Diana handed her offering to Terri and leaned in to give her a weak hug.

“How is married life treating you, dear?” She pointedly scrutinized Terri’s abdomen. “Are you two planning to start a family soon?” She smiled, just broad enough to seem genuine but not so wide that it made her eyes crinkle. God forbid Diana should get wrinkles. No smile was worth that price.

“Just fine, Mrs. Scherr. I’ll put your present on the gift table. Please see yourself into the dining room and help yourself to the hors d'oeuvres.” Terri returned the subdued smile and excused herself.

“I’ll be right back, LJ.”

Nancy strode to the gift table and poked around at the other presents before adding her own to the stack. She lifted the large box and checked its weight, then set it down. She picked Linda’s gift up and shook it. Without embarrassment, she opened each unsealed gift card and read its message before ambling to the dining room.

Linda whistled. She’s a real piece of work, that one.

Soon the guests came through the door in waves. Linda faithfully accepted their gifts and sent them to congregate in the dining room. Thirty minutes after the party was due to begin, the dining room was overflowing with Christian ladies of every shape and size. They hovered over warming plates of crispy fried peg-legs and tooth-pick-skewered pigs-in-a-blanket like jackals preparing for a kill. They munched on crudete’ dipped in French onion dip, and sipped sherbet punch out of Lila’s best leaded crystal punch glasses as they sized one another up.

Lila had proudly set out the fine linen napkins that her own grandmother had woven from flax spun, stretched, boiled and bleached before being woven into the incredible fine-textured cloth – all while she cared for her fourteen children and kept her Victorian household in order. Party guests daintily dabbed the corners of theri painted mouth with one of these napkins, not caring if the crimson or fuschia stain could be removed. All across the room critical remarks could be heard. Where was the hostess? Where was the guest of honor? Where was the host, for God’s sake? Isn’t it sickening that Lydia married a nigger? I can’t believe Carey and Lila had the nerve to give her a bridal shower.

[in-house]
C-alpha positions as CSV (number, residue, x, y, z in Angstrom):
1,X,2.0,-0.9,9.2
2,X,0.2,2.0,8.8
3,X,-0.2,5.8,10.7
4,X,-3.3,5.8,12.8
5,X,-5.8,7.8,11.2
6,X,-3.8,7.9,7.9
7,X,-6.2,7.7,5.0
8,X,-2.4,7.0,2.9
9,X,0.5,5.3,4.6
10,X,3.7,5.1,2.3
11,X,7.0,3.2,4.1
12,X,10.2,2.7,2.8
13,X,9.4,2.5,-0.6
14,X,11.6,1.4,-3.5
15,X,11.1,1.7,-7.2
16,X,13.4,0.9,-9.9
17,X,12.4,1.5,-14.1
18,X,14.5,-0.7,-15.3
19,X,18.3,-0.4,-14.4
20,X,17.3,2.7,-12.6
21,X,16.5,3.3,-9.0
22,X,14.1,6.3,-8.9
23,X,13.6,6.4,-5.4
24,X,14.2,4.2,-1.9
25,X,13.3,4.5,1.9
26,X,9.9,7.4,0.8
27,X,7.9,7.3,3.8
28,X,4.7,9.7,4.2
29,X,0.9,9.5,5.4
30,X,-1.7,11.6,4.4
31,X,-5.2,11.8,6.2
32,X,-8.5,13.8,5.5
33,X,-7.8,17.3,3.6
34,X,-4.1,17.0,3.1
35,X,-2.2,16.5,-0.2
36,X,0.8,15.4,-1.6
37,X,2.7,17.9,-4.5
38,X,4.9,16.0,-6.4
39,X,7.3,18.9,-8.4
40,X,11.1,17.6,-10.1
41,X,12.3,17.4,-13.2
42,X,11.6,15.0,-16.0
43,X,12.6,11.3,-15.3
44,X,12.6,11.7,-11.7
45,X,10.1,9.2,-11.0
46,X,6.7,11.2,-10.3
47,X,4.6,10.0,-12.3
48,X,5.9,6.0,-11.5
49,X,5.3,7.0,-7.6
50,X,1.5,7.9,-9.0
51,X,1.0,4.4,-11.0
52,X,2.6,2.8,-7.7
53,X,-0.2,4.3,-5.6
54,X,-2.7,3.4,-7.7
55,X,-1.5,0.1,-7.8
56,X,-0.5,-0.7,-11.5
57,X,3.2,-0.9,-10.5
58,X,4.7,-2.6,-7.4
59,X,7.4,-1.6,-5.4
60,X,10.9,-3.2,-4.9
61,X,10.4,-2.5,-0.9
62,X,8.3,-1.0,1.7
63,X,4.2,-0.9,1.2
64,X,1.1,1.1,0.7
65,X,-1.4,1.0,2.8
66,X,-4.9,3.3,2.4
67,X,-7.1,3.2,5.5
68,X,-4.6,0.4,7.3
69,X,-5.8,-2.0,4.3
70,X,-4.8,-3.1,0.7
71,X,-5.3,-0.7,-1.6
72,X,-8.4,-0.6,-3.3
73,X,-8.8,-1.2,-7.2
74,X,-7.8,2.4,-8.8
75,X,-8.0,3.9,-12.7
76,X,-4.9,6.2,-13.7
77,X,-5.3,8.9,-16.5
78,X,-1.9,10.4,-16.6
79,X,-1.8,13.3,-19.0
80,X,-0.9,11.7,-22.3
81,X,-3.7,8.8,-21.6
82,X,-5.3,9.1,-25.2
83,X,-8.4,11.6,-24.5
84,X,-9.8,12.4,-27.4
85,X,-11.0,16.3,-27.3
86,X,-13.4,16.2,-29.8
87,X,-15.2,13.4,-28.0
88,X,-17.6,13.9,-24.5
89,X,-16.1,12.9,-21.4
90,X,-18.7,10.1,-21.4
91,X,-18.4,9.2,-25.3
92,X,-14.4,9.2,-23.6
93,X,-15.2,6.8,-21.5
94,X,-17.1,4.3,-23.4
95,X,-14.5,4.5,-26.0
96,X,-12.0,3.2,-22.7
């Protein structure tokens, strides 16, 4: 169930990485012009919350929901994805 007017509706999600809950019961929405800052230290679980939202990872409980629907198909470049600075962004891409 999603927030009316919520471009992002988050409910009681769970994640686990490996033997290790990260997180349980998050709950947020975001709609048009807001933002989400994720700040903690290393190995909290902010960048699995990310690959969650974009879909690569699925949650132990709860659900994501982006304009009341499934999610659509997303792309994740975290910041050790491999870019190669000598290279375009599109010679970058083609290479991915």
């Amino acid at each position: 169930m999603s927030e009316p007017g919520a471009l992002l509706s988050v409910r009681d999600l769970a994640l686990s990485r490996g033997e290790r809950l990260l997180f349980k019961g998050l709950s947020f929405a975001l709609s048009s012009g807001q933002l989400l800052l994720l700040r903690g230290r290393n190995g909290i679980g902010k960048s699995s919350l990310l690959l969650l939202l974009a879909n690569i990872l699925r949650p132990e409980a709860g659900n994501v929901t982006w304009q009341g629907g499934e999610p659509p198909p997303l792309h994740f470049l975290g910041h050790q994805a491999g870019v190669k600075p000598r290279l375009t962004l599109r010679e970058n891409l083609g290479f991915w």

* * *

Carey parked behind Eric’s Cadillac and together, he and Lucy dashed up the back steps unseen by the guests in the dining room or those arriving by the front entrance. Mr. Glunger caught Terri’s attention and asked how things were going.

“Well, we’ve been basically sending the guests to the dining room to fend for themselves. Mrs. Glunger fell in the kitchen and I put her to bed. I imagine she’s out for the night, sir, and Lydia and Eric aren’t back yet.”

“Thank you, sweetheart. The troops have arrived. You just go out there and get something to eat. Don’t let those old piranhas gobble you up. Bite ‘em back if you have to.” Carey squeezed Terri’s shoulder.

He strode to the front door and joined Linda Jean.

“I hear you’ve been holding down the fort. Back-up has arrived, young lady. Get yourself something to eat and enjoy yourself. You’ve done a great job.”

Linda Jean grinned. “You couldn’t have paid me not to do it, Mr. G. It was great.”

The chatter of feminine voices in the dining room ceased as Lucy Brown strode in the door.

* * *

Lucy Brown was a distant descendant of the Neurs, a group of cattle keeping tribes located on the western side of the Nile in the Sudan. These tribes were known for their exquisite physiques and great stature – the women were often more than six feet tall, while the men topped seven. She was statuesque, nearly six feet tall, and required even more real estate due to her girth. Her teeth were even and straight. They were strikingly brilliant when contrasted against her ebony skin. True to her genes, Lucy had a distinct underbite that lent an air of menace whenever she set her jaw in disdain.

Lucy’s jaw was set as she stared down these fine Christian women.

She placed her hands on her hips. “Um, um, would you take a look at this?” she said to no one in particular. Lucy clucked her tongue and moved toward the peg legs.

“Excuse me, lady. Thank you.” She elbowed her way in behind the table and began to re-arrange the food. Dorothy Jennings reached for the tongs. Lucy snatched them before Dorothy could pick them up.

“Oh, lady, you don’t want these tongs. That scrawny woman over there sneezed on ‘em right before you got here. Hard tellin’ what kind of disease she’s got, if you know what I mean. Might have consumption or something, wormy as she is.”

Dorothy glanced in horror at Sylvia Landry. Sylvia sneezed into her handkerchief and dabbed at her nose. Dorothy snuck a quick look at Lucy’s face before sidling away from the hot food area. Lucy chuckled to herself. She was pretty sure she saw the fat woman shudder.